ENCAPSULATION IN OOP?

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Points:616
OOPS 
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I am studying about OOP concepts. As I understood from the documents I have read, I wrote an example program for encapsulation concept in OOP. I pasted my code below. Is my concept about encapsulation is correct ?.


Default.aspx

<asp:Button ID="showBtn" Text="Show Student details." runat="server"/>


Default.aspx.cs

public partial class _Default : System.Web.UI.Page
{
Student stu;
 
protected void Page_Load(object sender, EventArgs e)
{
    stu = new Student();
    stu.SetStudentID(001);
    stu.SetStudentFee(5000);
    stu.StudentName = "Rob";
    stu.StudentAge = 26;
 
    showBtn.Click += new EventHandler(showBtn_Click);
}
 
void showBtn_Click(object sender, EventArgs e)
{
    stu.ShowStudentDetails();
}
}



Class Student


class Student
{
private int stuId;
private int stuFee;
private string stuName;
private int stuAge;
 
public void SetStudentID(int id)
{
    stuId = id; //Mutator
}
 
public void SetStudentFee(int fee)
{
    stuFee = fee;  //Mutator
}
 
public int GetStudentID()
{
    return stuId;  //Accessor
}
 
public int GetStudentFee()
{
    return stuFee;  //Accessor
}
 
public string StudentName
{
    get { return stuName; }   //Accessor
    set { stuName = value; }  //Mutator
}
 
public int StudentAge
{
    get { return stuAge; }  //Accessor
    set { stuAge = value; } //Mutator
}
 
private void ShowDetails()
{
    HttpContext.Current.Response.Write(this.GetStudentID() + " : " + this.StudentName + " : " + this.StudentAge + " : " + this.GetStudentFee());
}
 
public void ShowStudentDetails()
{
    ShowDetails();
}
}


My main doubt is about the way I called the ShowDetails() method in the

Student. Is this a good way to hide the method ShowDetails() ?.

  1. Post:100

    Points:700
    Re: Encapsulation in OOP?

    From an OO perspective, your ShowDetails method is doing two very different things.

    •   Creating a string that represents the object
    •    Outputting the string to the HttpResponse.

    Now The first task does belong to the class Student, you need to know what an Student is to be able to create a string that is representative of the object. In fact in .net this is such a common thing, there is in fact a "overridable" or "virtual" function called Object.ToString().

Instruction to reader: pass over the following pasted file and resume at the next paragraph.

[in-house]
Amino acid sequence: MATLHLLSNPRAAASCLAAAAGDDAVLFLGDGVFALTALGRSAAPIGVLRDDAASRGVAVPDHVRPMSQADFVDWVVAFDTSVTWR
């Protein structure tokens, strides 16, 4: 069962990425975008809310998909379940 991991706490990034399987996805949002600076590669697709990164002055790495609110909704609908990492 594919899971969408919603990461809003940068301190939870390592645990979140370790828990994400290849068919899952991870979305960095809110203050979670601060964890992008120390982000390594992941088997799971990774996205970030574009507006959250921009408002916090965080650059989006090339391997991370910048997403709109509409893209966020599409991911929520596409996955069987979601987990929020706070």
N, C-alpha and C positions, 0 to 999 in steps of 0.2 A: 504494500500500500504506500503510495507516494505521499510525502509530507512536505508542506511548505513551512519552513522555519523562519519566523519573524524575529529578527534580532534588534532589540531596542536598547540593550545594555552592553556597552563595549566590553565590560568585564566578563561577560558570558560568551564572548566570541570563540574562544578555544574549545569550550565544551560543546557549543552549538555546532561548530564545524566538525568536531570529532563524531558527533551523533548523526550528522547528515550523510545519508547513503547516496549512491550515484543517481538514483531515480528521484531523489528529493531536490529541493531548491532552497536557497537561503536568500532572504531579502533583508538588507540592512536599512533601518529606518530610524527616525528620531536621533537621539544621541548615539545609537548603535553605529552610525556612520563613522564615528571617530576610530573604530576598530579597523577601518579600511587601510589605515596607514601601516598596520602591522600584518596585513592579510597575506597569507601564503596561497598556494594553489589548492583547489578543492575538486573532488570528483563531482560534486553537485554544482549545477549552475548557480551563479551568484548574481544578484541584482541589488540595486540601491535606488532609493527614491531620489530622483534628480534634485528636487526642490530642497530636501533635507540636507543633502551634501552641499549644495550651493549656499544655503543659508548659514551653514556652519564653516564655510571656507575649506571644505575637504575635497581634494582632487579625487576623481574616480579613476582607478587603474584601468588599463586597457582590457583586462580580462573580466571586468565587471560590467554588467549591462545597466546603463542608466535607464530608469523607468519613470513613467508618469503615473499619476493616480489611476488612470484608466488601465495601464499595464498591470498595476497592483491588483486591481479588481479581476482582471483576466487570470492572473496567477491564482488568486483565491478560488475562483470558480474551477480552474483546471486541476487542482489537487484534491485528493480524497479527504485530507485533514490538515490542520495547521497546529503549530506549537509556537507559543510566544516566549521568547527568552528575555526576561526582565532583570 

The second task has absolutely nothing to do with the class Student, and A LOT to do with strings and HttpResponses (and in this case how we get the HttpResponse, which is to get it from the HttpContext, which means we MUST be on a webserver in a HttpRequest). With all these assumptions, it is extremely unsafe in an all purpose "data" or "domain" class.

    This is how I would refactor this.

    class Student
    {
        private int stuId;
        private int stuFee;
        private string stuName;
        private int stuAge;
     
        public void SetStudentID(int id)
        {
            stuId = id; //Mutator
        }
     
        public void SetStudentFee(int fee)
        {
            stuFee = fee;  //Mutator
        }
     
        public int GetStudentID()
        {
            return stuId;  //Accessor
        }
     
        public int GetStudentFee()
        {
            return stuFee;  //Accessor
        }
     
        public string StudentName
        {
            get { return stuName; }   //Accessor
            set { stuName = value; }  //Mutator
        }
     
        public int StudentAge
        {
            get { return stuAge; }  //Accessor
            set { stuAge = value; } //Mutator
        }
     
        public override string ToString()
        {
            return this.GetStudentID() + " : " +
                this.StudentName + " : " +
                this.StudentAge + " : " +
                this.GetStudentFee();
        }
     
     
    }


    and

    public partial class _Default : System.Web.UI.Page
    {
        Student stu;
     
        protected void Page_Load(object sender, EventArgs e)
        {
            stu = new Student();
            stu.SetStudentID(001);
            stu.SetStudentFee(5000);
            stu.StudentName = "Rob";
            stu.StudentAge = 26;
     
            showBtn.Click += new EventHandler(showBtn_Click);
        }
     
        void showBtn_Click(object sender, EventArgs e)
        {
            HttpContext.Current.Response.Write(stu.ToString());
        }
    }

    Since we KNOW for sure that there is a valid HttpContext.Current on the webpage. Thus Students don't need to know about the internet, and would equally be able to work on a WinForm application.

      Modified On Mar-30-2018 02:20:31 AM

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